Amy Coney Barrett spoke at a Hillsdale in D.C. event last year. Courtesy | External Affairs

On Sat­urday, Pres­ident Donald Trump appointed Amy Coney Barrett, a Notre Dame Law pro­fessor and U.S. Circuit judge to the United States Supreme Court. As Trump’s prospective third appointee to the court, Barrett is expected to undergo an expe­dited con­fir­mation process as Senate Repub­licans work to confirm Barrett ahead of the November elec­tions.

Barrett is a Notre Dame Law alumna, making her the first non-Ivy League law graduate to be appointed to the Supreme Court since Justice Sandra Day O’Connor, the very first woman to serve on the court.

For many Hillsdale stu­dents and faculty, Barrett has been a familiar name for some time. In May of last year, Barrett par­tic­i­pated in a dis­cussion on the respon­si­bil­ities of the judi­ciary at the Allan P. Kirby Center for Con­sti­tu­tional Studies and Cit­i­zenship.

Barrett was also scheduled to address the class of 2020 during the college’s 168th spring com­mencement cer­emony earlier this year before it was can­celled and rescheduled due to the coro­n­avirus pan­demic.

Barrett’s most recent visit to Hillsdale’s campus was in March 2018 when she spoke on the evo­lution of the Supreme Court at an event hosted by the Fed­er­alist Society. Pro­fessor of Phi­losophy and Religion Nathan Schlueter, who is the faculty advisor for Hillsdale’s Fed­er­alist Society chapter, jumped at the idea of bringing Barrett to campus.

“At the time, all of the things I saw and knew about her when she was a nominee for the circuit court were very impressive to me,” Schlueter said. “Her view is that the role of judges is not to read their own judg­ments about the natural law into their deci­sions, but to interpret the text as faith­fully as pos­sible.”

Schlueter noted that Barrett iden­tifies herself as a prodigy of the late Supreme Court Justice Antonin Scalia, who is almost uni­ver­sally praised within con­ser­v­ative circles. Assistant Pro­fessor of Pol­itics Adam Car­rington expressed his delight over Scalia having been Barrett’s mentor.

“She would be in the mold of a Scalia tex­tu­alist and orig­i­nalist, and I think that that would be a sig­nif­icant improvement over Ruth Bader Ginsburg, the justice she is replacing,” Car­rington said.

Car­rington further noted the esteem that Barrett has gar­nered among her col­leagues. Even those within her pro­fession who vehe­mently dis­agree with her con­sider her among the best and most bril­liant legal minds in the country.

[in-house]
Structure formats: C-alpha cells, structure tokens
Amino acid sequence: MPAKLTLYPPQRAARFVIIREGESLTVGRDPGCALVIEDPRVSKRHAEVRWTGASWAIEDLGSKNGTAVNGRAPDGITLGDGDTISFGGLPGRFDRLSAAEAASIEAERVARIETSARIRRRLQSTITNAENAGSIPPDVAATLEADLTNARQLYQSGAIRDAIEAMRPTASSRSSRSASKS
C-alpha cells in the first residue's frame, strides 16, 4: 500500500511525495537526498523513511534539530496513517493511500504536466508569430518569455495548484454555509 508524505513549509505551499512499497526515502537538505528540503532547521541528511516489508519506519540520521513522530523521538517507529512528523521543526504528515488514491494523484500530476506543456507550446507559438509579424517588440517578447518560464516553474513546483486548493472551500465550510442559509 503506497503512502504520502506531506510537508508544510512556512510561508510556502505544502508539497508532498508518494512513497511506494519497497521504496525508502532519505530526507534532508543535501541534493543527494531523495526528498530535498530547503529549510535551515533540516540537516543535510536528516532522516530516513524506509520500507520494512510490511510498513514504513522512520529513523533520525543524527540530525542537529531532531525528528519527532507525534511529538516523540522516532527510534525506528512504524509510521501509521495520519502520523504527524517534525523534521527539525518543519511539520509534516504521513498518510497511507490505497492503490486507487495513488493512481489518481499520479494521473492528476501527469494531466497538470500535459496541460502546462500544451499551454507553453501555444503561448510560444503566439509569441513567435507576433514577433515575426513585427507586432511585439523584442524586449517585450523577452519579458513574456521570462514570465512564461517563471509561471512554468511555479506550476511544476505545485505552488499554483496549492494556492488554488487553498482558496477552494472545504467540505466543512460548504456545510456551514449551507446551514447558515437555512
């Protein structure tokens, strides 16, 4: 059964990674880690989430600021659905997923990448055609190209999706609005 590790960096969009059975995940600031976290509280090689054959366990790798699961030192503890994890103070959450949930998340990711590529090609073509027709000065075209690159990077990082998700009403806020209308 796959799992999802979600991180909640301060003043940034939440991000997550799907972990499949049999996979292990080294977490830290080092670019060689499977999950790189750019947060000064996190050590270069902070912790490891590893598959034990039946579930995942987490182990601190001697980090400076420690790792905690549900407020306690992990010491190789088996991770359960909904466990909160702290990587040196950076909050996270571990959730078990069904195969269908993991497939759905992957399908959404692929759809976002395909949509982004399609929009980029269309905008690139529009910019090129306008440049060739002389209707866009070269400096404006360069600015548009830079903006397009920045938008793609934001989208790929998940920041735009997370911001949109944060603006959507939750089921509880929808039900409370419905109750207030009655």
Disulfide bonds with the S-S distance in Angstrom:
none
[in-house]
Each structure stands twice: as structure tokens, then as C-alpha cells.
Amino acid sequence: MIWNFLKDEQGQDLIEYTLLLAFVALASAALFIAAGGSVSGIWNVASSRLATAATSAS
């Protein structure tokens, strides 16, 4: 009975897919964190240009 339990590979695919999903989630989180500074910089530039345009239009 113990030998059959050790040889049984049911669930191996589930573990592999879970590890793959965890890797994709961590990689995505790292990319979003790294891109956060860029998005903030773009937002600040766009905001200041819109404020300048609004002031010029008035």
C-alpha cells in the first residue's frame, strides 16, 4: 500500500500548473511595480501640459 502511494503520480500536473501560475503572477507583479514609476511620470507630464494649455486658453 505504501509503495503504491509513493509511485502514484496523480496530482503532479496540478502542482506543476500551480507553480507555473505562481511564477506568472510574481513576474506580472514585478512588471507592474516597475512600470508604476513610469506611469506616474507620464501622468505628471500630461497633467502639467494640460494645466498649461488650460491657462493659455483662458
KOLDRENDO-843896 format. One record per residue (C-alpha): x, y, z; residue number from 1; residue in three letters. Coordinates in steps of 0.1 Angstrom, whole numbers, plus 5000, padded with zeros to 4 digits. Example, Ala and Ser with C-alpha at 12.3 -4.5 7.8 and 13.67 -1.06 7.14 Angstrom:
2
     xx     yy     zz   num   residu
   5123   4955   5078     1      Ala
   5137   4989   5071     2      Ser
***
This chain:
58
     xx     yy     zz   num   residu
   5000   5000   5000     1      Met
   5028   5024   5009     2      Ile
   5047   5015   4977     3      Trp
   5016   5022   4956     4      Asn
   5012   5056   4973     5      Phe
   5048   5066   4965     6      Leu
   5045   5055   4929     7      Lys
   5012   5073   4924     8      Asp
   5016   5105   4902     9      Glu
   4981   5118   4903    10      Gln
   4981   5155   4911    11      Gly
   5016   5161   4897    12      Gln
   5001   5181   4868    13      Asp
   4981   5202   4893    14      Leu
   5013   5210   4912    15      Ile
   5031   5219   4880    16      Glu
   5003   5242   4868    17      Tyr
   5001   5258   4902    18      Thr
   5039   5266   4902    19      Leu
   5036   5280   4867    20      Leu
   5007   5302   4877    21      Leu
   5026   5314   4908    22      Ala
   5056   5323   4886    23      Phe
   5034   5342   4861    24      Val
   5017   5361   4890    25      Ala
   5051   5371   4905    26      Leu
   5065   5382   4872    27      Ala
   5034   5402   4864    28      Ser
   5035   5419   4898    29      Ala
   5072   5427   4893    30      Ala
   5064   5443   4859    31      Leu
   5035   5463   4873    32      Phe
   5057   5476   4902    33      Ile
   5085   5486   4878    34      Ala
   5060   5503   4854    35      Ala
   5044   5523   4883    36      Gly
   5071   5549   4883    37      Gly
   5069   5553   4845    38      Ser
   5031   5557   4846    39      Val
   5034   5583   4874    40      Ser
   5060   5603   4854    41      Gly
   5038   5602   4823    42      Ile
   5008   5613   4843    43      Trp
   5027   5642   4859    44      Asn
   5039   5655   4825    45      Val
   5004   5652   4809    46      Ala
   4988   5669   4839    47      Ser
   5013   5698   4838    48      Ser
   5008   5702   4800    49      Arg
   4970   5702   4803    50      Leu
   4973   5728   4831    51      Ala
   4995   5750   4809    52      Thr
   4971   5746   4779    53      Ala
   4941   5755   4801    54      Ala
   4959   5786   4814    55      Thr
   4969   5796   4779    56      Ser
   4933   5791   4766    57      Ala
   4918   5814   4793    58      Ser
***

Schlueter also men­tioned that in addition to Barrett’s intel­li­gence, her integrity will make it dif­ficult for Demo­c­ratic oppo­sition to be too vocal during her hearings. 

“They’re not going to find much per­sonal dirt on her,” Schlueter said. “The only dirt they’re going to be able to find is going to come across as deeply prej­u­dicial towards reli­gious beliefs.”

Barrett became what Schlueter described as a kind of focal point for the culture war over reli­gious freedom fol­lowing a con­tro­versial comment from Senator Dianne Fein­stein during Barrett’s con­fir­mation hearing to the Court of Appeals in 2017. Fein­stein told Barrett, “the dogma lives loudly within you, and that’s of concern.”

Because of this incident, Barrett’s Supreme Court appointment has been plagued by reli­gious con­tro­versy. Barrett, a devout Catholic, has been dis­paraged by leftist critics for her tra­di­tional beliefs, including that of a woman’s familial duties.

Lec­turer of History Dedra Birzer praised Barrett for being an example of a woman who meets the respon­si­bil­ities of family life and also has a suc­cessful pro­fes­sional career. Birzer said that Barrett’s career exposes the false nar­rative that there must be a dichotomy between being a mother and having a career.

“That’s a false choice,” Birzer said. “Barrett has a big family, a really great mar­riage, a sup­portive husband, and she’s nom­i­nated to the Supreme Court at 48.”

Besides Barrett’s reli­gious con­vic­tions, another point of con­tro­versy sur­rounding Barrett’s appointment has been Senator Mitch McConnell’s decision to rush through the con­fir­mation process before the upcoming pres­i­dential election despite having refused to hold hearings for former Pres­ident Barack Obama’s Supreme Court pick nine months before the 2016 pres­i­dential election. As a result, McConnell has been branded as hyp­o­critical.

Car­rington explained that McConnell’s treatment of the Barrett appointment has been both con­sti­tu­tional and actually largely con­sistent with what he said in 2016.

“As far as the con­sis­tency of McConnell, he didn’t just say that a vacancy in an election year was the only cri­teria to determine whether or not a vacancy should be left until after an election,” Car­rington said.

McConnell also pro­vided other reasons for refusing to allow former Pres­ident Barack Obama to fill a Supreme Court vacancy in 2016. He referred to the results of the 2014 midterm elec­tions that gave Senate Repub­licans more seats, por­traying this as a mandate from the American people to delay filling any vacancies. McConnell also stressed the fact that Obama was a lame-duck Pres­ident, meaning he was not up for reelection.

“According to those cri­teria, at least for now, it is entirely con­sistent to pursue con­firming Barrett,” Car­rington said. “If Biden were to win and the Senate were to flip, that nom­i­nation would still be con­sti­tu­tionally per­mis­sible, but it would be con­tra­dictory to what McConnell said in 2016.”